Daily Assignment 1: If you don't have it already, download Instagram onto your smartphone (it's free). Same with Photo Express.
Daily Assignment 2: Take a few photos with your smart phone. Bring to class. Then, in class, edit one using your Instragram or Photo Express app or play with the online Photo Express app. Share one via your app. Also embed a photo on your beat blog.
Major assignment: Using either the camera provided or your smartphone, we are going to take photos to accompany a post to your beat blog (or to just serve as a post). Due week of Feb. 24
1. You must have a minimum of four photos.
Edit them using Photoshop, Photoshop Express (or Photoshop Express app) or Instagram. (Use the best application for the job).
Then create a Wordpress slideshow. Sample 1 and Sample 2 from students (these were Flickr but you get the idea).
4. Don't forgot to check the grading checklist for this assignment.
Week 7 –Facebook and other issues; Pinterest
Readings:Reporter's Guide to Multimedia Proficiency, Section 1, Reads Blogs and Use RSS, pgs. 2-3; Mashable's Facebook guide; Facebook and social media presentation
Facebook reported in October 2013 that the average referral track from Facebook to media sites jumped 170% last year. Facebook credits its News Feed algorithm. "We're getting better at showing the right story at people who are interested in it."
Recent study: Facebook was responsible for 3 percent of traffic to the 21 news sites that allowed data to be tracked, according to the study's co-author, Amy Mitchell. Five of the sites studied got 6 percent to 8 percent of their readers from Facebook.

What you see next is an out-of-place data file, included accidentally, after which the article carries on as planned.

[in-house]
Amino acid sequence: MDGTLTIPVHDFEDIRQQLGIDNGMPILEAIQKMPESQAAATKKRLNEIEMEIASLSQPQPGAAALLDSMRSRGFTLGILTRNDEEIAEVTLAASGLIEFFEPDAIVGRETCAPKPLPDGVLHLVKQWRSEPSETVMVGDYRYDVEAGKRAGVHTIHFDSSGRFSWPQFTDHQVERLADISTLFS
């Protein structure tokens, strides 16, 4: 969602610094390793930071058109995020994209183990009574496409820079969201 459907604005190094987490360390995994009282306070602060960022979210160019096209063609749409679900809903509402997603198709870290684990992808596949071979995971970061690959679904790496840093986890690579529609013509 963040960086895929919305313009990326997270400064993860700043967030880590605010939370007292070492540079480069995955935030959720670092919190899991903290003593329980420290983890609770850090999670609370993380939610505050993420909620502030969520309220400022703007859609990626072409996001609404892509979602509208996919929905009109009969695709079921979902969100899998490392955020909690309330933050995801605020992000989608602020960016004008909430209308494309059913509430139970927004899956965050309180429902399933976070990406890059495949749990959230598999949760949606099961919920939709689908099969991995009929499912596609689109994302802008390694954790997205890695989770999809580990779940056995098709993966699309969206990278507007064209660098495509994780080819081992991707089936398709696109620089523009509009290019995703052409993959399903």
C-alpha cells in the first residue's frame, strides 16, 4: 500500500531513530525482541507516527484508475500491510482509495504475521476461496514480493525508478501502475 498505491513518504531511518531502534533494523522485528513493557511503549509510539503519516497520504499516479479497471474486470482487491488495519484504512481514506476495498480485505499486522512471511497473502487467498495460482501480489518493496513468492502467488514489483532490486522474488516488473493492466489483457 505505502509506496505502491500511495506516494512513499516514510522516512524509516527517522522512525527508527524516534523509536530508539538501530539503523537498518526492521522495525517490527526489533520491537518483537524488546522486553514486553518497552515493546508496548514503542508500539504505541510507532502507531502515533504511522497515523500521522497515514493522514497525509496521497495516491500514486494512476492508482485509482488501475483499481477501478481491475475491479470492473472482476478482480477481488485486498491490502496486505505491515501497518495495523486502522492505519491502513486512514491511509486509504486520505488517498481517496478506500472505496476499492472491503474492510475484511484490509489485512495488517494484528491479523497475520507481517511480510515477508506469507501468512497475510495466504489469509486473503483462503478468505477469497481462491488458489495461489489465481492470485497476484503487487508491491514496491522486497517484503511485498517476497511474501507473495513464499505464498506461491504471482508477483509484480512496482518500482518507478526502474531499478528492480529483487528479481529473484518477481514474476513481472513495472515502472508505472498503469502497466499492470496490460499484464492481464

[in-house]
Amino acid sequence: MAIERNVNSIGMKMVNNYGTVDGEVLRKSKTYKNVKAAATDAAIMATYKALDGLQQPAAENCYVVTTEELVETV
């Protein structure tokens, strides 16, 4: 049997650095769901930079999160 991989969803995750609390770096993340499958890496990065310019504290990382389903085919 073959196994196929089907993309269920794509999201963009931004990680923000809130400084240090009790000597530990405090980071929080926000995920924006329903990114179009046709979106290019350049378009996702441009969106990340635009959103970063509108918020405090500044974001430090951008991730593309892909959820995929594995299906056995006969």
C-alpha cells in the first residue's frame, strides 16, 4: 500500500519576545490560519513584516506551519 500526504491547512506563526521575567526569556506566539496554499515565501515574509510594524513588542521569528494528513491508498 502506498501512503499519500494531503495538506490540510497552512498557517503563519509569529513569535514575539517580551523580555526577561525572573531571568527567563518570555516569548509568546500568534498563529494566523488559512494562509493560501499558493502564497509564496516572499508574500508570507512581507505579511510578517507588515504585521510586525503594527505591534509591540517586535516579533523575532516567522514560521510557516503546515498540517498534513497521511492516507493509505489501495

Facebook had some advice to media firms: Post more. Facebook worked with 29 media sites over a seven-day period recently and found a greater number of posts "frequently" increases referral traffic by more than 80%. At some point, you can overload fans with too many posts. Media properties will have to figure that out on their own. Shoot for 5-10 if a news organization.
Business/organizations not more than two, usually.
What to post:
Spotlight on Research
A study of engagement with journalists' pages reveals that incorporating personal analysis (opinion) increased sharing of posts by 20 percent. In addition to commentary or analysis, posts need to be more informal and conversational, and invite people to participate (ask questions, provide suggestions)
Daily Assignment 1: In class today, find an upcoming event related to your beat. Come up with a Facebook post you might make about the event if you had a professional Facebook page (i.e., you were a beat reporter for the J&C and had a Facebook page in that capacity). The post must include a URL that you used a shortener to obtain. Next, make a post touting one of your beat blog posts and link to the blog post. Take screenshots of both these posts and post them to your in-class (Tumblr) blog.
Daily Assignment 2:
Monitor a newspaper's/media site's Facebook page for one week.
Find what you think is a great Facebook status (or the best one they had during that week). Just one is all you have to find and share. Share it via screenshot on your in-class blog. What was its main use? Was it creative? Did it generate any comments or shares? And if they simply didn't have that any good ones, find one and comment on what else they could have done. Post due by midnight March 8.
A new study from Gigya, a social login provider for many media companies, including ABC, NBC, and FOX, found that 20% of all "media/publishing"-related content shared to social networks in Q3 was shared on Pinterest. Facebook (40%) and Twitter (30%) maintained leads in the category, but Pinterest gained some ground after accounting for 18% of media and publishing shares in Q2.